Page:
Hillary Clinton: Real change, this time?

clintonThe wave of enthusiasm which swept Barack Obama to the White House in 2009 has largely given way to disappointment and anger. Under his presidency, it’s been business as usual – imperialist aggression abroad, corporate handouts and attacks on working people at home. The brutalisation of black communities by cops who kill with impunity continues.

Now, Hillary Clinton has announced she intends to seek the Democratic Presidential nomination for 2016. Could she – potentially the first female President – be the one to bring about real change? Unfortunately, the evidence suggests that any such hopes are misplaced.

Clinton is part and parcel of corporate politics. She sat on the board of the infamous WalMart from 1986-1992, during which time the corporation engaged in union busting, intimidating and spying on employers who demanded an end to poverty pay. She enthusiastically supported massive cuts to welfare introduced by her husband Bill Clinton when he served as President, which drove many of the most vulnerable in US society into dire poverty.

In foreign policy terms, Clinton is an unashamed ‘hawk’. She supported the Iraq war, a decision she defends to this day. As Obama’s Secretary of State, she oversaw the troop ‘surge’ in Afghanistan – which led to a 15% rise in civilian deaths – as well as a huge escalation of in the use of drone strikes in Pakistan and elsewhere. She was central to co-ordinating the NATO bombing campaign in Libya and has refused to rule out the use of nuclear weapon.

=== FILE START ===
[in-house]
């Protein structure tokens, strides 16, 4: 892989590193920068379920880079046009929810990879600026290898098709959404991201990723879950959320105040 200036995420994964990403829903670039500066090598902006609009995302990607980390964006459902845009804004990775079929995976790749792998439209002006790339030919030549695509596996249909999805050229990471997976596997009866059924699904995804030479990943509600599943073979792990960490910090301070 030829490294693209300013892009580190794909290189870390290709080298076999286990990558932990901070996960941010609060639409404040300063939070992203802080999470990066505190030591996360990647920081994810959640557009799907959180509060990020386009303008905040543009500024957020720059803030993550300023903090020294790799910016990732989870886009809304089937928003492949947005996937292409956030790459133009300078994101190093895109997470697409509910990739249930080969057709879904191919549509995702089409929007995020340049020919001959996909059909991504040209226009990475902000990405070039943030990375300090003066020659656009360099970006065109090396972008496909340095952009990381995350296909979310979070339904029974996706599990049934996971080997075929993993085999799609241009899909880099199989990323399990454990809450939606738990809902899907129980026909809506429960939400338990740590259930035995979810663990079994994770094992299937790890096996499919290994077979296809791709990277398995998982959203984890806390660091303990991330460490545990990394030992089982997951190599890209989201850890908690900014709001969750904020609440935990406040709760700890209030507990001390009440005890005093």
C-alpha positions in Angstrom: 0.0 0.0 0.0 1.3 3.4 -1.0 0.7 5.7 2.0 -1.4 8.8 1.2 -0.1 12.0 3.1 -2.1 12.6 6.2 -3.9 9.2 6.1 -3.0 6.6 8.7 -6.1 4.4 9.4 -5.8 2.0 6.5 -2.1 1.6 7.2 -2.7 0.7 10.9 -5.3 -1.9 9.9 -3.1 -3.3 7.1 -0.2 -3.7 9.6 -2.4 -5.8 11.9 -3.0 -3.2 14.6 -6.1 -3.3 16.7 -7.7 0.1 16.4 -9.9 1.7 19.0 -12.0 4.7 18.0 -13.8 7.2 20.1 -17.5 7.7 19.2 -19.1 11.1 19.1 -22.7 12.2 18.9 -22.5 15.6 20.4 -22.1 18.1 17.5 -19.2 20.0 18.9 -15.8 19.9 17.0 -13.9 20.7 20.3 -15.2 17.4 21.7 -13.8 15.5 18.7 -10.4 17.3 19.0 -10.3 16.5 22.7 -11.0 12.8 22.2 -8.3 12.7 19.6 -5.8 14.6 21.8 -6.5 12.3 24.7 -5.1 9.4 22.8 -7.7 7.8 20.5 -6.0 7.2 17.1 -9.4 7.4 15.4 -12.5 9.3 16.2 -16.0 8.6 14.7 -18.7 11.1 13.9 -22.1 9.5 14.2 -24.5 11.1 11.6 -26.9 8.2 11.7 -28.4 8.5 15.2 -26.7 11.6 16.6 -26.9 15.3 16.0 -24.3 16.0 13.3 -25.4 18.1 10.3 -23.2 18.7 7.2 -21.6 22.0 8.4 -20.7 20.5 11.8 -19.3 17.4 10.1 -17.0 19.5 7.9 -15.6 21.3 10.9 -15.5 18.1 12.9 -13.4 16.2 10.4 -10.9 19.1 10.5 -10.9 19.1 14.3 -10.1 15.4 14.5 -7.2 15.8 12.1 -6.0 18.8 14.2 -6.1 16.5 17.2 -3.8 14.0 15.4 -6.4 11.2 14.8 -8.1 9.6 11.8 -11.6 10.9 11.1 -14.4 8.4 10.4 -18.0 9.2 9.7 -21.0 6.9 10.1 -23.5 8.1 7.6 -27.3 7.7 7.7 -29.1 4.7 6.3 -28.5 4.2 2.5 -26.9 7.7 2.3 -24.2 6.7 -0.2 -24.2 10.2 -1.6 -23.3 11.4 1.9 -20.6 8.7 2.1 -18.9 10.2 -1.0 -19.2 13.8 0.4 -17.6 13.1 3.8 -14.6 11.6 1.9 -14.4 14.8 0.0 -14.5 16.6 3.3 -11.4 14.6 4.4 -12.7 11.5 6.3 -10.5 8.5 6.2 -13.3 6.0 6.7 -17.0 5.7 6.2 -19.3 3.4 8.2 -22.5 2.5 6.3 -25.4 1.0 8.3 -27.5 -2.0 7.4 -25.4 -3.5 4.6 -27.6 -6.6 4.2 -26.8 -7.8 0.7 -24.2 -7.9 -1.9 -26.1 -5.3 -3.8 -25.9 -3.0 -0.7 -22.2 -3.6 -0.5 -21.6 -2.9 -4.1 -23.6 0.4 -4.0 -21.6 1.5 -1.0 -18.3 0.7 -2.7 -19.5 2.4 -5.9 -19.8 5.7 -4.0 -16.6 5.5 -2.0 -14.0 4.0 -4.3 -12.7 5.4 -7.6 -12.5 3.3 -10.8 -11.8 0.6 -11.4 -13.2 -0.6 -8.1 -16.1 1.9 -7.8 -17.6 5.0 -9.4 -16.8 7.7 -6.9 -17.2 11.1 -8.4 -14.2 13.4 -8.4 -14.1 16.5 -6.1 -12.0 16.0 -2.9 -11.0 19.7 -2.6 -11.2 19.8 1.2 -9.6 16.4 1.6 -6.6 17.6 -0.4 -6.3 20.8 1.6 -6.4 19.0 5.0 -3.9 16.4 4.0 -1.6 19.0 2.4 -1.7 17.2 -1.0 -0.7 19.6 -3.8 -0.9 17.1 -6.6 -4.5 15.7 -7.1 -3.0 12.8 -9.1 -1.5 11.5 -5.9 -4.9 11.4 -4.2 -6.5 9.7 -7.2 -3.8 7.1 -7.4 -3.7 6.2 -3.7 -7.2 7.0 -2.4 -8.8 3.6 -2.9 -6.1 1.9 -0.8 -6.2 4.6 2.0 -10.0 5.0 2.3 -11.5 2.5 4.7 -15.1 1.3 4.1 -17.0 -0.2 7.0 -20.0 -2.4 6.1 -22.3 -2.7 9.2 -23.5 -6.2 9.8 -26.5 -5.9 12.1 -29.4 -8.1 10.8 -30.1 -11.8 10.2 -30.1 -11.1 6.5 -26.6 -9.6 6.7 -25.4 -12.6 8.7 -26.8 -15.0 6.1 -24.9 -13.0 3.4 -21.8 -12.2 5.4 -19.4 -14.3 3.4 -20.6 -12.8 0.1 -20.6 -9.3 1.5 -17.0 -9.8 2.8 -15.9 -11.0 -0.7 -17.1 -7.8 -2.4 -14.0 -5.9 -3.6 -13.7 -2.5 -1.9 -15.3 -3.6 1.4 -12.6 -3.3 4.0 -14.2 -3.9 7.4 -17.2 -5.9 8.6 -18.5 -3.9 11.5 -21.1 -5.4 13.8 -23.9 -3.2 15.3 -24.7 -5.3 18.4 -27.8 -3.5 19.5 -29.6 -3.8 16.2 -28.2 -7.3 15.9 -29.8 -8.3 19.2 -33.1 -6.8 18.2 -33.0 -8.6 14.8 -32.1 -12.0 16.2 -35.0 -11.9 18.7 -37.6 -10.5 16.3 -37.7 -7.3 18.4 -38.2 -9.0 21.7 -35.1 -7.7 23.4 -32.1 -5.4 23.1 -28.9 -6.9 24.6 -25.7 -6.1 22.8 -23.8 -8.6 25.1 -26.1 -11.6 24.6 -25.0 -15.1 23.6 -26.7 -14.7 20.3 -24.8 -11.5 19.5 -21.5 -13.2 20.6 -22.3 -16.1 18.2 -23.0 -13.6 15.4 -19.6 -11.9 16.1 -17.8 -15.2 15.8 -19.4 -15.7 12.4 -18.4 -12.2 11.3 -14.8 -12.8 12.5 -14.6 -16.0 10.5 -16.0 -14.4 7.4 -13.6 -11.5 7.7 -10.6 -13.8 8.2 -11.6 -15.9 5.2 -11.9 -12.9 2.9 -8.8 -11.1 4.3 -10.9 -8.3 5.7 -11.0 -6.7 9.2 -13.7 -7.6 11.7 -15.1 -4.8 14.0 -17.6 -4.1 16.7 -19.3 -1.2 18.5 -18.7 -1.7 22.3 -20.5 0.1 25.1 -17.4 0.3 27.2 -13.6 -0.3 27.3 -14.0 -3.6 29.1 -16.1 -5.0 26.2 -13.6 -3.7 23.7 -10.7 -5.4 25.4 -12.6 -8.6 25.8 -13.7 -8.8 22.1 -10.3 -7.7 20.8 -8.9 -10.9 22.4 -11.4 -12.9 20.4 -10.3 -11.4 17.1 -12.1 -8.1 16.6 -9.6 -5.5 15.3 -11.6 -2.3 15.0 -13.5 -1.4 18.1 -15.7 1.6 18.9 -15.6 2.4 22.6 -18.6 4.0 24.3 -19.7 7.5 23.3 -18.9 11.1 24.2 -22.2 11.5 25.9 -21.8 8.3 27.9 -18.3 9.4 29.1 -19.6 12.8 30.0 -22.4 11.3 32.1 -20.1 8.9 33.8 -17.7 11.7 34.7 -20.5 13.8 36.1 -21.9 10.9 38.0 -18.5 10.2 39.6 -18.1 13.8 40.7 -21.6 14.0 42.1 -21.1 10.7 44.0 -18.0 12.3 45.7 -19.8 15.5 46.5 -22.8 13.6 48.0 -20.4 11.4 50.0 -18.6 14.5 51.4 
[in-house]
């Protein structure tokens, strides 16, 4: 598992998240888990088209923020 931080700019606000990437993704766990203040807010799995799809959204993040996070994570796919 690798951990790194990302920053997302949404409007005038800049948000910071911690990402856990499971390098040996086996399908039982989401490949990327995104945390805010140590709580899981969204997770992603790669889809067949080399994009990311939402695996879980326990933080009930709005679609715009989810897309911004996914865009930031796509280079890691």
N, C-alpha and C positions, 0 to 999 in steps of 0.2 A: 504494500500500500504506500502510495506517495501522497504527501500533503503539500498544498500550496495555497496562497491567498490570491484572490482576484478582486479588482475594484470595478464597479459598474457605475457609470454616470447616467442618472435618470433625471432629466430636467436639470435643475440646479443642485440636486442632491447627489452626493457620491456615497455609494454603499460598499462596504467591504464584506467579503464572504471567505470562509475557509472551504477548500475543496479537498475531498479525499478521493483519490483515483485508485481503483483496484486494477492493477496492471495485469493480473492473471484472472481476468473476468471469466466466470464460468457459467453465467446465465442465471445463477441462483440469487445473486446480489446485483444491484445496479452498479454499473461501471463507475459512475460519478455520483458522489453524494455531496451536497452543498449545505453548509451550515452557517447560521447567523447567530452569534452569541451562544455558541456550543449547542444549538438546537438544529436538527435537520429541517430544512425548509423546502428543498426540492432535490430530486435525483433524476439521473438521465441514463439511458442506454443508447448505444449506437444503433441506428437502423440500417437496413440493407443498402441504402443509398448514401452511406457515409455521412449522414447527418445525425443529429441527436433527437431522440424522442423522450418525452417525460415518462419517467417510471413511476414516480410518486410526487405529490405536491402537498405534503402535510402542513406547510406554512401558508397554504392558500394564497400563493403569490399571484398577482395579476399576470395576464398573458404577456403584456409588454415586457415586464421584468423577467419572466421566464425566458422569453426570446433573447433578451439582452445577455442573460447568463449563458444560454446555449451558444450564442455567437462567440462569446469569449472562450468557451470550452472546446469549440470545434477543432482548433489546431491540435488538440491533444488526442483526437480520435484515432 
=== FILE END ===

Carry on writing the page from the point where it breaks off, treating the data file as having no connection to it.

Neither has Clinton been a vocal defender of women’s rights. In recent years, the religious right-wing has been on the offensive against the right to choose, with state governments introducing around 200 restrictions on access to abortion. Clinton has not came out strongly against this, instead advocating “compromise”.

Fundamentally, the individual who sits in the White House is of little importance. No matter the President, the 1% rules. Both the Democratic and Republican parties are tied hand and foot to Wall Street and the corporate elite. It is in their political DNA to serve the interests of the super-rich.

There is huge desire for change in the US. A glimpse of this was seen in the election of socialist candidate Kshama Sawant to Seattle City Council with 90,000 votes. The majority believe that an alternative is needed to the Republicans and Democrats. In order to bring about real change, workers, young people and the oppressed in the US – as across the globe – need to build their own independent political voice and fight for a socialist society run in the interests of the 99%.

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